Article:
“However, supporting the UAE and the Kingdom of Saudi Arabia against what the U.S. views as Iranian expansionism takes priority over battling AQAP and even stabilizing Yemen,” Horton said.
The AP found that Coalition-backed militants actively recruit al-Qaeda terrorists, or those who were recently members, to fight Ansarullah forces because they’re considered exceptional fighters.
"The coalition forces are comprised of a dizzying mix of militias, factions, tribal warlords and tribes with very local interests. And AQAP terrorists are intertwined with many of them," AP reported.
An al-Qaeda commander who helps organize deployments told the AP that the front lines against the Ansarullah fighters "provide fertile ground to recruit new members".
"In some places, militants join battles independently. But in many cases, militia commanders from the ultraconservative Salafi sect and the Muslim Brotherhood bring them directly into their ranks, where they benefit from coalition funding, the AP found. The Brotherhood’s Yemen branch is a powerful hard-line Islamic political organization allied to Hadi," referring Yemen's resigned president that is mow based in Riyadh.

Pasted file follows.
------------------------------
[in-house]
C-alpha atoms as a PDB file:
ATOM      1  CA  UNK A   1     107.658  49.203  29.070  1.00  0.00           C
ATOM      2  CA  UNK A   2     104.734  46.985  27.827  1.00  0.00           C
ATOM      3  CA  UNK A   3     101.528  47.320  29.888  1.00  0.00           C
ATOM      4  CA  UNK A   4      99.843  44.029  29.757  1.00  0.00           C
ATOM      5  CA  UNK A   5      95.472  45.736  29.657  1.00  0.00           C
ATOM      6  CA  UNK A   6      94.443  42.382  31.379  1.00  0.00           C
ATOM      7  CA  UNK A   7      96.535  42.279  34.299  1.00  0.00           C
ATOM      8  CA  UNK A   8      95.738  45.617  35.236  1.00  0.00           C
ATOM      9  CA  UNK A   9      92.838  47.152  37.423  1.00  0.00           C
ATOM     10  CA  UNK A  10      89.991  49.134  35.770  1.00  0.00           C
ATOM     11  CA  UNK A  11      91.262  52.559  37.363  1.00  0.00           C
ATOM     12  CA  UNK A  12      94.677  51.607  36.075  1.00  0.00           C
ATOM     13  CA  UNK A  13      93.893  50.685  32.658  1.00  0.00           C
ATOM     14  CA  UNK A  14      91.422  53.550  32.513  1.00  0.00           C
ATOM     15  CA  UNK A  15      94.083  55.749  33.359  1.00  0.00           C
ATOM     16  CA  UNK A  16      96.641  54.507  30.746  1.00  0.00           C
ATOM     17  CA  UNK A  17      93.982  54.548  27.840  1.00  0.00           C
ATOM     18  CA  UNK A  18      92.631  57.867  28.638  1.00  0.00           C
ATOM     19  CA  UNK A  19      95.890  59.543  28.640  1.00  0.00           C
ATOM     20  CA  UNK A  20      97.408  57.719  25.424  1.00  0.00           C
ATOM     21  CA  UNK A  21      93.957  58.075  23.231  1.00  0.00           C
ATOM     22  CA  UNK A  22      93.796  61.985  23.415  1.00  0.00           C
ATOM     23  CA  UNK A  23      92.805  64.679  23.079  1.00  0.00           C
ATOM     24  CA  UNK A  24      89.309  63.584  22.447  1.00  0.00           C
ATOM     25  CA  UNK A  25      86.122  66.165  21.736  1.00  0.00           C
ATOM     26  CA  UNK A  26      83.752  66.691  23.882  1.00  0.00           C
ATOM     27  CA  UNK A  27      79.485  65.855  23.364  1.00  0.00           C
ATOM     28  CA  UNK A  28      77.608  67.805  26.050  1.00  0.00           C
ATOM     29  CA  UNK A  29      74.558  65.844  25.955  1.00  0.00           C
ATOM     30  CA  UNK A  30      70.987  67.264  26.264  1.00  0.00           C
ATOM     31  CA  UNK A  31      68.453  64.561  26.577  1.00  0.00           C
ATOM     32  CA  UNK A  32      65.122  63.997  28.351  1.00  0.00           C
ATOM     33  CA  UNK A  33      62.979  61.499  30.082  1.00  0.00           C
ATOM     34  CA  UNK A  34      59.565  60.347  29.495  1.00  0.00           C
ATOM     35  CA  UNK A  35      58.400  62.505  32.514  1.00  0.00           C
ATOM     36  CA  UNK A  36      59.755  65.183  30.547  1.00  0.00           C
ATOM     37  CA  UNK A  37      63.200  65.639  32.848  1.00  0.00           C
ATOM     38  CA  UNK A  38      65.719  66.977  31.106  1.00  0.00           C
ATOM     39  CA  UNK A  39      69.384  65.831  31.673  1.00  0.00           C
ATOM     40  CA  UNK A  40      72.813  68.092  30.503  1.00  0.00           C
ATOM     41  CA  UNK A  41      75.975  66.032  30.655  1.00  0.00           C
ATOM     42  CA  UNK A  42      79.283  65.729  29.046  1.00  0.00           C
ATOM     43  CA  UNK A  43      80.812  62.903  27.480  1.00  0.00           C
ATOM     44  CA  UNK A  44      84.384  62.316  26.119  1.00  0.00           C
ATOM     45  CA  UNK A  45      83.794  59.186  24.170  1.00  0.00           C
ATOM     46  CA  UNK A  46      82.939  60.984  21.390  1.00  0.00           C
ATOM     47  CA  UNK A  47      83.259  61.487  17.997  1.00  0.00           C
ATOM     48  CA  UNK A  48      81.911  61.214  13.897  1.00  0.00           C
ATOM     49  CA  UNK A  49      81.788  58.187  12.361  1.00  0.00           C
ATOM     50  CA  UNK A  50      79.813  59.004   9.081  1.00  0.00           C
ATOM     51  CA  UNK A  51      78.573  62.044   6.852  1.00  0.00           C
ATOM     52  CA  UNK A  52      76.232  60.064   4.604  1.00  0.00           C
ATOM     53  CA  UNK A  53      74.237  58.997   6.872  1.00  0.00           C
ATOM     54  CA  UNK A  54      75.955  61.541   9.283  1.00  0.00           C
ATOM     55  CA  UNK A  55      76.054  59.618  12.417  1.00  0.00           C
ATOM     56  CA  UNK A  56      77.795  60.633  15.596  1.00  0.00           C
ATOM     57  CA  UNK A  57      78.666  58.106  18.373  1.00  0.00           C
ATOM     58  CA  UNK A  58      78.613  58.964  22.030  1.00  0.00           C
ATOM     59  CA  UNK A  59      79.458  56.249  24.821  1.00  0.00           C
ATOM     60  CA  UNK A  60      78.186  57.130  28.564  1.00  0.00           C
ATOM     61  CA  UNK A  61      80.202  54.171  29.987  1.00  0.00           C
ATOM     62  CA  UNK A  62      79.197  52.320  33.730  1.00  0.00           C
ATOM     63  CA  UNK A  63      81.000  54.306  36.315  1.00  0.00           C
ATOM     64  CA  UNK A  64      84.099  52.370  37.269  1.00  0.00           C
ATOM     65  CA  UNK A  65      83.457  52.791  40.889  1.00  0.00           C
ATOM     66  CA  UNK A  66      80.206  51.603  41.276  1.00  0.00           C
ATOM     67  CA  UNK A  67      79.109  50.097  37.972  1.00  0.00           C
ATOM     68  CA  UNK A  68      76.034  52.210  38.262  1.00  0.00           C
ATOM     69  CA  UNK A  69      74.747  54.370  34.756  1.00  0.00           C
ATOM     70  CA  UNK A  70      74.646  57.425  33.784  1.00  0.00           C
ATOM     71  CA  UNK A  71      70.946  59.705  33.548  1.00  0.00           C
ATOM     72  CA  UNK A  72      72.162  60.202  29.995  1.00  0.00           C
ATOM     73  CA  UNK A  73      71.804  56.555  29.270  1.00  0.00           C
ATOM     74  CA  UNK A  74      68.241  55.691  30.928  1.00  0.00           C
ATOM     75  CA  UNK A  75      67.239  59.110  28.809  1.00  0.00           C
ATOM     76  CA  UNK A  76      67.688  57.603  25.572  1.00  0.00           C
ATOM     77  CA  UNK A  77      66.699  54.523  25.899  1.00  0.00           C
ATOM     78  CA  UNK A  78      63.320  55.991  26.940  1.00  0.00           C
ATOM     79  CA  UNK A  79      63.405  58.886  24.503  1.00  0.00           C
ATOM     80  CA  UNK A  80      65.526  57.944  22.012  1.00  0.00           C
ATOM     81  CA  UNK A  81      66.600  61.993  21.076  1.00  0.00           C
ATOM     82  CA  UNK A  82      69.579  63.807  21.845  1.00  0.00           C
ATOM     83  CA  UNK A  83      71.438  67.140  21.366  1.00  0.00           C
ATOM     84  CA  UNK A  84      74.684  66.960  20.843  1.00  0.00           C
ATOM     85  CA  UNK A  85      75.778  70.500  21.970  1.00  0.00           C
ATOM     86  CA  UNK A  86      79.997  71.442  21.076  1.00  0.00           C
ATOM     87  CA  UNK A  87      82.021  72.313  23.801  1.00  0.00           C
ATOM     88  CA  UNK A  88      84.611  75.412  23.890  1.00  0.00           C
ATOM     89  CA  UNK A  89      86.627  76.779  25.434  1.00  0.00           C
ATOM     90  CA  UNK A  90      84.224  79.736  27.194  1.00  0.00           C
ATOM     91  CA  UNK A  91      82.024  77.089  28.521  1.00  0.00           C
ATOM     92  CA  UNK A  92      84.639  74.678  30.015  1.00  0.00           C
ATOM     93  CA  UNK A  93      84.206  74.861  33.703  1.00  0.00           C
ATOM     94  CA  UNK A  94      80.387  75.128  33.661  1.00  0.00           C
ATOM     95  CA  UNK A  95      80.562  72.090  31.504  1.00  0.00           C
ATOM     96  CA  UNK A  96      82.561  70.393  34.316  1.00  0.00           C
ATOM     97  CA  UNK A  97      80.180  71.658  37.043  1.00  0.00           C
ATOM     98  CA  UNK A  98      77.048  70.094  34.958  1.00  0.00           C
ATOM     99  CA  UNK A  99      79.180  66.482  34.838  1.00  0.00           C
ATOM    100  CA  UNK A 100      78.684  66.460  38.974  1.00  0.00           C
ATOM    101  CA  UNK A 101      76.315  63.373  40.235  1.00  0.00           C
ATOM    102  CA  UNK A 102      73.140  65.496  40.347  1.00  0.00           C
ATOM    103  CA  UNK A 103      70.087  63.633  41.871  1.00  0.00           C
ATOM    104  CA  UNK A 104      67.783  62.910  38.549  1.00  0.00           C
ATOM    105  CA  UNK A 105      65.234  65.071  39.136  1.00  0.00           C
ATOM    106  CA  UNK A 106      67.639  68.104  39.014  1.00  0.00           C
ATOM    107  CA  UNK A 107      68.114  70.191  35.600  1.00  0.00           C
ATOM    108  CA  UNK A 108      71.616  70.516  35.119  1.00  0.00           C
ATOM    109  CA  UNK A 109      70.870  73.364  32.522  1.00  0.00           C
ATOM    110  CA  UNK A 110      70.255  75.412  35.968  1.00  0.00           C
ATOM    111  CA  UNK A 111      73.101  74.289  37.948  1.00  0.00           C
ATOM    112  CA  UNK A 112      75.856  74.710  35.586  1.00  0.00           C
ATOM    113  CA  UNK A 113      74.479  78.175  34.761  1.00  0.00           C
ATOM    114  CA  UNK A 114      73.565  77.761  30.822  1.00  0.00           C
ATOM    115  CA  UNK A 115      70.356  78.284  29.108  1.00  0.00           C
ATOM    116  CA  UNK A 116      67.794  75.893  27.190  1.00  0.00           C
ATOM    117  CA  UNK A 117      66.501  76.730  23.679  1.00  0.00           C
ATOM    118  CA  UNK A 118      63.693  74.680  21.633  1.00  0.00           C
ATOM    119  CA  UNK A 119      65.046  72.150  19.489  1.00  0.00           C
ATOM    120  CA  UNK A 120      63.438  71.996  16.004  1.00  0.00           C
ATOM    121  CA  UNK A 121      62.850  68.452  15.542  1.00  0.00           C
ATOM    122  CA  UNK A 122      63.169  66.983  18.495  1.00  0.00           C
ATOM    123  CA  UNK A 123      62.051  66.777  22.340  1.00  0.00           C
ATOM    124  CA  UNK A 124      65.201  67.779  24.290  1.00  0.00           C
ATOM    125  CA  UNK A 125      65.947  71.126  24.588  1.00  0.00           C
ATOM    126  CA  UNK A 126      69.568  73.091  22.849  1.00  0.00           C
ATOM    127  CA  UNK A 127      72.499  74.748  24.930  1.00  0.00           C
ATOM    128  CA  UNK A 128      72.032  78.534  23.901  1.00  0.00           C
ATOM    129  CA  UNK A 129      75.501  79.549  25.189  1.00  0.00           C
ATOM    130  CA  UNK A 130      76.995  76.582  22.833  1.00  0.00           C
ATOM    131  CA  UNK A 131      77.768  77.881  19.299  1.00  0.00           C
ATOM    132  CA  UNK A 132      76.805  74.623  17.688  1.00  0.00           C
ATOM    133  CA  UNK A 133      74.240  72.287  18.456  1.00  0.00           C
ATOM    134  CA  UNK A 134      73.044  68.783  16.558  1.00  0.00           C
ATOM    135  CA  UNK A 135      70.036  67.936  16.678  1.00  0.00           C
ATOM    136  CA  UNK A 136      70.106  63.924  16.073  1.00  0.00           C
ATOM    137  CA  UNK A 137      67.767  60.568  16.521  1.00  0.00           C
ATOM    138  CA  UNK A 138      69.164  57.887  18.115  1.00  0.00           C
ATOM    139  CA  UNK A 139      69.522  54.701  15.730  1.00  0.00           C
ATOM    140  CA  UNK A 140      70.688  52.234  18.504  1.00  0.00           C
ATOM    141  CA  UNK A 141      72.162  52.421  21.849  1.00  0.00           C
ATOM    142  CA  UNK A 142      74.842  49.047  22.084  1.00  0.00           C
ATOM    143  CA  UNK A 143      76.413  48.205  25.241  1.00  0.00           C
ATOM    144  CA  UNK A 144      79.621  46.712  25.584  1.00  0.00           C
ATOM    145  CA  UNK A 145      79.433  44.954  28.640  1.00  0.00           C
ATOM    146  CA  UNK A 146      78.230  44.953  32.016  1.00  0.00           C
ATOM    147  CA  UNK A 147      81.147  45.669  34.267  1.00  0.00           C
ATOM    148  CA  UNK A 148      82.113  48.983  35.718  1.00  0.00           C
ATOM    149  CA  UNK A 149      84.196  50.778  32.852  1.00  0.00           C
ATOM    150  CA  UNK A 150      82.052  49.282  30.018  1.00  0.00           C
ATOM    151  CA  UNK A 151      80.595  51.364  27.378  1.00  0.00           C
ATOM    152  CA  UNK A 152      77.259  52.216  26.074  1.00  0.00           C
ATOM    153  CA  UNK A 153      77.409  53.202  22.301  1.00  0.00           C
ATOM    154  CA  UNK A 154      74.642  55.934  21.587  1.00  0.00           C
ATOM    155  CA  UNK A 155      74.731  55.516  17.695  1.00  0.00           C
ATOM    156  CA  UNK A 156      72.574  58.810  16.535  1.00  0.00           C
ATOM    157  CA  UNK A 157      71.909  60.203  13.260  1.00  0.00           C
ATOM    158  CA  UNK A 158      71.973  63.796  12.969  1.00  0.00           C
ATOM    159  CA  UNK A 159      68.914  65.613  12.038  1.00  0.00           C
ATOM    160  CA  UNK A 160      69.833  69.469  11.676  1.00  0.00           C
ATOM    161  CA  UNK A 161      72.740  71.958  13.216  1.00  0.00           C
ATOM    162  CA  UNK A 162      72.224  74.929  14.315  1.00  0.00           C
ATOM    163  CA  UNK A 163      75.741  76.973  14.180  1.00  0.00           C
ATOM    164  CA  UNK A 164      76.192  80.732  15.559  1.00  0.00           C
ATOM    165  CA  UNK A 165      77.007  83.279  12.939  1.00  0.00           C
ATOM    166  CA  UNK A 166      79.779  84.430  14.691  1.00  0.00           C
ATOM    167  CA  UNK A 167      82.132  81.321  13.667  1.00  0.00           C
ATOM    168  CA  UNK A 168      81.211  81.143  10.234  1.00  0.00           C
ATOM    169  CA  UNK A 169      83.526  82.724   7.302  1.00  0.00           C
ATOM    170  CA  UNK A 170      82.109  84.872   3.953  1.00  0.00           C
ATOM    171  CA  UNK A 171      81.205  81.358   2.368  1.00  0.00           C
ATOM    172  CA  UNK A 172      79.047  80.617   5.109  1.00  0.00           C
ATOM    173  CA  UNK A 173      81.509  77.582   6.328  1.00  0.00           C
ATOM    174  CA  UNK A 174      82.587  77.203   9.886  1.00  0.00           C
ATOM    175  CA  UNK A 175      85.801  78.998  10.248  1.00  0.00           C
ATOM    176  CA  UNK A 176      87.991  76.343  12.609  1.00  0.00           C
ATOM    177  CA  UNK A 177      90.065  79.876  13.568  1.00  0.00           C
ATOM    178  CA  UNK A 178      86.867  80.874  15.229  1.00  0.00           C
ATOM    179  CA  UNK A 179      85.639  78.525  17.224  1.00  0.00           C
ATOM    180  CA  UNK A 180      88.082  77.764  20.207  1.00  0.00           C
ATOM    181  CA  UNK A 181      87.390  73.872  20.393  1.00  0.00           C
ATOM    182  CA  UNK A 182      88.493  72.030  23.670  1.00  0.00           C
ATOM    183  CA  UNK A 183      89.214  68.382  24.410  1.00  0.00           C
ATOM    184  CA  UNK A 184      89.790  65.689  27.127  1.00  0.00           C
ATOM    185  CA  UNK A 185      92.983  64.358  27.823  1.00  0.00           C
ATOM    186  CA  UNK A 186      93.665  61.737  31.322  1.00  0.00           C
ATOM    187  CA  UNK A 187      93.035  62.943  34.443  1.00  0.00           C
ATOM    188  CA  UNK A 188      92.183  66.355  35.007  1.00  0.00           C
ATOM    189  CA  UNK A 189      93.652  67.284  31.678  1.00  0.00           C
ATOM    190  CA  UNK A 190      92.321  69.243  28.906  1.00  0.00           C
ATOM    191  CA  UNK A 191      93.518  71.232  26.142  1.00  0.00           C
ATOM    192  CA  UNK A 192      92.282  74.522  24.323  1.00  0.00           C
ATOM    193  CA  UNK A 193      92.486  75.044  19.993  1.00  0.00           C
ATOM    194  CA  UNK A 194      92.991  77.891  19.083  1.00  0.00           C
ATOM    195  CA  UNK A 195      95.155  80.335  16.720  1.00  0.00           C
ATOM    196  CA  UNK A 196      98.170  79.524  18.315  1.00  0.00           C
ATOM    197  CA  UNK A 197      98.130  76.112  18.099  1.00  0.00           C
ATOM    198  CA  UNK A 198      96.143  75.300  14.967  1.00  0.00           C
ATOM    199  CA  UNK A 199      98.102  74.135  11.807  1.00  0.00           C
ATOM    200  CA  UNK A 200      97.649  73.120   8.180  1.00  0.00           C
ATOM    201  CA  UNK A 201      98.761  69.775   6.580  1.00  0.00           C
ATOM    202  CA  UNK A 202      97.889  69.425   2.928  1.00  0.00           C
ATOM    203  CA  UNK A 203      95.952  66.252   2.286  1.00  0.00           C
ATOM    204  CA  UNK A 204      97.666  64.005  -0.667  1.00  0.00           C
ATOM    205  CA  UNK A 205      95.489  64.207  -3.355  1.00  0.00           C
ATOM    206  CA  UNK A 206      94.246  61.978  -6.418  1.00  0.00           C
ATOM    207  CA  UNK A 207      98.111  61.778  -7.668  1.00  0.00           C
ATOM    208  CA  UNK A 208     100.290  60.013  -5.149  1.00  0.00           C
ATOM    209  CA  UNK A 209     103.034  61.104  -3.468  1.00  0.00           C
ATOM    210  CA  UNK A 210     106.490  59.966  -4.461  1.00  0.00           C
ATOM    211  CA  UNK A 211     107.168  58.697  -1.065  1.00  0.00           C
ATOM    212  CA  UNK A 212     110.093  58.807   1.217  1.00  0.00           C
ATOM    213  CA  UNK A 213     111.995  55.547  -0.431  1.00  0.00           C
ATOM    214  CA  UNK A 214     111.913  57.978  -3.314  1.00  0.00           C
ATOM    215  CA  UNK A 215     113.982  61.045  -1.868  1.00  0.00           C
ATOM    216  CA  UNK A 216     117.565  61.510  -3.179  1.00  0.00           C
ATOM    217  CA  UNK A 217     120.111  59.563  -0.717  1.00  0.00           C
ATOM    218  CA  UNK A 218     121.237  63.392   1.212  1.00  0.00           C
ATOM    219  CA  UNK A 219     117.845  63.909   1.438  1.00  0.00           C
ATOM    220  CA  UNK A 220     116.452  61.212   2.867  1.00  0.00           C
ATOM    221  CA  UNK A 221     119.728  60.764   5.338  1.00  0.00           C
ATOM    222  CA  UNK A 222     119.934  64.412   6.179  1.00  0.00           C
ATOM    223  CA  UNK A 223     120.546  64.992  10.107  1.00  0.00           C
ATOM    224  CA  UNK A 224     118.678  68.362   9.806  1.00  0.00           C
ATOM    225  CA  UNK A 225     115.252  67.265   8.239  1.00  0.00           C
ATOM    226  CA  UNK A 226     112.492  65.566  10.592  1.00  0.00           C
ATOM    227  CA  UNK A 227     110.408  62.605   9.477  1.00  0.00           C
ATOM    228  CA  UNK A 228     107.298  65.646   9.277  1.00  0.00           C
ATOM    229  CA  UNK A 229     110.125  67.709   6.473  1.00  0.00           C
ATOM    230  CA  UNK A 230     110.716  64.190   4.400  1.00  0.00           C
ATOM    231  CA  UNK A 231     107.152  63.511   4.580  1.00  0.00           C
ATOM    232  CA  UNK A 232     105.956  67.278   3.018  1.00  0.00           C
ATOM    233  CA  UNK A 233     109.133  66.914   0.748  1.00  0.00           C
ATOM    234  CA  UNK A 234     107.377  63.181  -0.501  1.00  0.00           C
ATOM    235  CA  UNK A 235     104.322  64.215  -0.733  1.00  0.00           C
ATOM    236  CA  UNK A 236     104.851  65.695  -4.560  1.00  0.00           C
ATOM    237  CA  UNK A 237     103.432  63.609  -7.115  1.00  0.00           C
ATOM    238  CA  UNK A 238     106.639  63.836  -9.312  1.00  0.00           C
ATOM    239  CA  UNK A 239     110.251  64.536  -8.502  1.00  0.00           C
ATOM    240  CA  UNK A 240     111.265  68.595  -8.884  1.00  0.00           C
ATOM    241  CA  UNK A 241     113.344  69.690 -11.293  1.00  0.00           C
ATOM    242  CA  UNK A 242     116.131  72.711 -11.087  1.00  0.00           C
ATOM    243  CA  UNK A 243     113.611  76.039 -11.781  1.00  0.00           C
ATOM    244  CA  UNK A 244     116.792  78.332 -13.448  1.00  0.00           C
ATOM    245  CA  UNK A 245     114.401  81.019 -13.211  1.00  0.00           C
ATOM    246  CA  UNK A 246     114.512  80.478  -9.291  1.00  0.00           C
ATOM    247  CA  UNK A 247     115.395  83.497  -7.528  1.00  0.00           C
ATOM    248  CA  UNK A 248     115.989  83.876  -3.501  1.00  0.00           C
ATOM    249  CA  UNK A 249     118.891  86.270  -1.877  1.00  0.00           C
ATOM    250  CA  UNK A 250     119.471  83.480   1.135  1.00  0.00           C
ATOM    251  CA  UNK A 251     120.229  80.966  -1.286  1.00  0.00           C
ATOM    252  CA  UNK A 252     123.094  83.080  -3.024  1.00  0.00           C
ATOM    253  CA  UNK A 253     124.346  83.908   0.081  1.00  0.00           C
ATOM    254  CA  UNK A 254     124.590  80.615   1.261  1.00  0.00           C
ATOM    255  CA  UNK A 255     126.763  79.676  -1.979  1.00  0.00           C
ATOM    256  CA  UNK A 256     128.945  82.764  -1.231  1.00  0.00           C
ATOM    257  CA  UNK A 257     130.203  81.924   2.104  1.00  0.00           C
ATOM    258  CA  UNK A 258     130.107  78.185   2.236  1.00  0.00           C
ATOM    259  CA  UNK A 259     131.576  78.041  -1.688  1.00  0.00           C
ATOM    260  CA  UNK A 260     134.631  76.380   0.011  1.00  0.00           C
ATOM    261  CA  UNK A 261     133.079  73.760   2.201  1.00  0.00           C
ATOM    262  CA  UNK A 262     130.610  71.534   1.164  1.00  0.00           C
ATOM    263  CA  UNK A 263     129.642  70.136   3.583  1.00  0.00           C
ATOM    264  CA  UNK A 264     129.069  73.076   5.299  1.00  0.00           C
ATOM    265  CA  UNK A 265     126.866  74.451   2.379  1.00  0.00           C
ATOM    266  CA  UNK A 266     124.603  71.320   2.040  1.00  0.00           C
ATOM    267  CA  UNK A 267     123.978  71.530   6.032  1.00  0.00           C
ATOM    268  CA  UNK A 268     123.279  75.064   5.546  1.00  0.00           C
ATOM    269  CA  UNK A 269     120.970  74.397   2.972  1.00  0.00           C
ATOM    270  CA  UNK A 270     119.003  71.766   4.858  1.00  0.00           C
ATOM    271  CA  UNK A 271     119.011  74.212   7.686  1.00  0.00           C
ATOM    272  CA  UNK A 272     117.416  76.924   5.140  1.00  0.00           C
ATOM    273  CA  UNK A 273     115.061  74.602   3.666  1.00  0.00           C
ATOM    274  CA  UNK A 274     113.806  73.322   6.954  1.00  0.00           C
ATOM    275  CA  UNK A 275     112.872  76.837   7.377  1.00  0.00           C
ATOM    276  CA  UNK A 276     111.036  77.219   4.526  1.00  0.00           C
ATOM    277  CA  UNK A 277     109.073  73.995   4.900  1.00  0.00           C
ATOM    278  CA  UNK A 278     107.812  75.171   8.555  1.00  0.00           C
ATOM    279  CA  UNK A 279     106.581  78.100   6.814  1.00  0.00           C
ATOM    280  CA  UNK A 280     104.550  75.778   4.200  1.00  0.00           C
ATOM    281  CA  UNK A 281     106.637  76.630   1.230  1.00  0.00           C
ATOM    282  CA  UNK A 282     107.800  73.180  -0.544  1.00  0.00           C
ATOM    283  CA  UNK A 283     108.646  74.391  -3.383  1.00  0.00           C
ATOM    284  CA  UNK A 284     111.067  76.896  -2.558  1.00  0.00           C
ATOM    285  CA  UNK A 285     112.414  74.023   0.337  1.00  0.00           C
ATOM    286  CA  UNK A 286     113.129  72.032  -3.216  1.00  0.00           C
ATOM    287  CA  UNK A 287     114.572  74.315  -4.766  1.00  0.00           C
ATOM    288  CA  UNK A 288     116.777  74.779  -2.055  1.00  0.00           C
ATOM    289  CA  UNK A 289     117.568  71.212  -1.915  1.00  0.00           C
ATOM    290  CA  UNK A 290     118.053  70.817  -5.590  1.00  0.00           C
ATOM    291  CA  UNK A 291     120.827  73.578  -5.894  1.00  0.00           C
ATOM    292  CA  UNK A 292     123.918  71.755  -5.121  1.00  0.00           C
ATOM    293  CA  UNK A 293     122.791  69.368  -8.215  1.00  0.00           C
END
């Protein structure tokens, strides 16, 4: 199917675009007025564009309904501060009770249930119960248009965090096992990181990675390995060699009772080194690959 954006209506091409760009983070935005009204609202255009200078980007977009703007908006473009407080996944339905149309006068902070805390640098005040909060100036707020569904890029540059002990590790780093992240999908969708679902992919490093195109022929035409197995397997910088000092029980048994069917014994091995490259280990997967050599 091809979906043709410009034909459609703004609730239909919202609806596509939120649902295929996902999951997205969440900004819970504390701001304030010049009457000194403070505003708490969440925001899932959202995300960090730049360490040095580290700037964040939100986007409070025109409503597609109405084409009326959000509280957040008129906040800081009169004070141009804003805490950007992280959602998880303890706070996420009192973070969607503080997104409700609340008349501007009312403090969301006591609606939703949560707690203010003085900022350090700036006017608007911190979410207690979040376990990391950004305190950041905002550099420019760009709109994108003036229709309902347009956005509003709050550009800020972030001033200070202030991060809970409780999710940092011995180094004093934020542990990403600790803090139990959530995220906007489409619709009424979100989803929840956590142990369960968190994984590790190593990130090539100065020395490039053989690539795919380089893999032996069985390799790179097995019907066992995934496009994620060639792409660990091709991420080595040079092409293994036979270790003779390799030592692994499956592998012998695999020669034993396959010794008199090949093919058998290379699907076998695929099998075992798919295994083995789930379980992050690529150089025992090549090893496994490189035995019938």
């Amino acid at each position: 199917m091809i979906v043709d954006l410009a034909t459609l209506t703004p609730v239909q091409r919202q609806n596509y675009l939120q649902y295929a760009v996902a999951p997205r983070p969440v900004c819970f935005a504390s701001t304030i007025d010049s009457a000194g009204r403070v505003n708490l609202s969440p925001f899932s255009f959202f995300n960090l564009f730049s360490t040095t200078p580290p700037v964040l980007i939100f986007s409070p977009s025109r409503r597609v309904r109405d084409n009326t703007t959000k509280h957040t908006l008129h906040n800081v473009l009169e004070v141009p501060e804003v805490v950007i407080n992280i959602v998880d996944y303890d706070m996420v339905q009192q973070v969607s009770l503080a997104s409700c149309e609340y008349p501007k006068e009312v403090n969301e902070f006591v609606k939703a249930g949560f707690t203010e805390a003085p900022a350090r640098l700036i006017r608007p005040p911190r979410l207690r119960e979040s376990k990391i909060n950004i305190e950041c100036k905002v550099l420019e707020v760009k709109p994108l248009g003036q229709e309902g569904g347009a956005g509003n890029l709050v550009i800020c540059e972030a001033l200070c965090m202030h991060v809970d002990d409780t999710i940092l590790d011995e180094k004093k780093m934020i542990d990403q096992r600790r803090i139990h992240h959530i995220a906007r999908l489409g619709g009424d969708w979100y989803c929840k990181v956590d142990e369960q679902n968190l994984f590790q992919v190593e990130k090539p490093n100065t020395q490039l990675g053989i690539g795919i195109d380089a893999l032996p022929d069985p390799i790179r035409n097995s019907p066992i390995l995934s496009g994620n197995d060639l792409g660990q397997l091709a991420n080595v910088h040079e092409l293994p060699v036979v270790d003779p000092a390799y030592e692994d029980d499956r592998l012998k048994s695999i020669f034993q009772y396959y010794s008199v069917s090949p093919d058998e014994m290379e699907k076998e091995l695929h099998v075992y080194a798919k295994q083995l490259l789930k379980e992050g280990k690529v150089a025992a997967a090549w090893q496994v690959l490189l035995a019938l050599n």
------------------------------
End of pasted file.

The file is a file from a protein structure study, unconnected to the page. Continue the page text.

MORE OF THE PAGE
The impact of the intertwining of al-Qaida fighters with the coalition campaign is clearest in Taiz, Yemen’s largest city and center of one of the war’s longest running battles.
In the central highlands, Taiz is Yemen’s cultural capital, a historic source of poets and writers and educated technocrats.
Abdel-Sattar al-Shamiri, a former adviser to Taiz’s governor, said he recognized al-Qaida’s presence from the start and told commanders not to recruit members.
“Their response was, ‘We will unite with the devil in the face of Houthis,’” al-Shamiri said referring to Ansarullah fighters.
One of the main recruiters of al-Qaida fighters is Adnan Rouzek, a Salafi member tapped by Hadi to be a top military commander.
Rouzek’s militia became notorious for kidnappings and street killings, with one online video showing its masked members shooting a kneeling, blindfolded man. Its videos feature al-Qaida-style anthems and banners.
Rouzek’s top aide was a senior al-Qaida figure who escaped from a prison in Aden in 2008 along with other AQAP detainees, according to a Yemeni security official. Multiple photos seen by the AP show Rouzek with known al-Qaida commanders in recent years.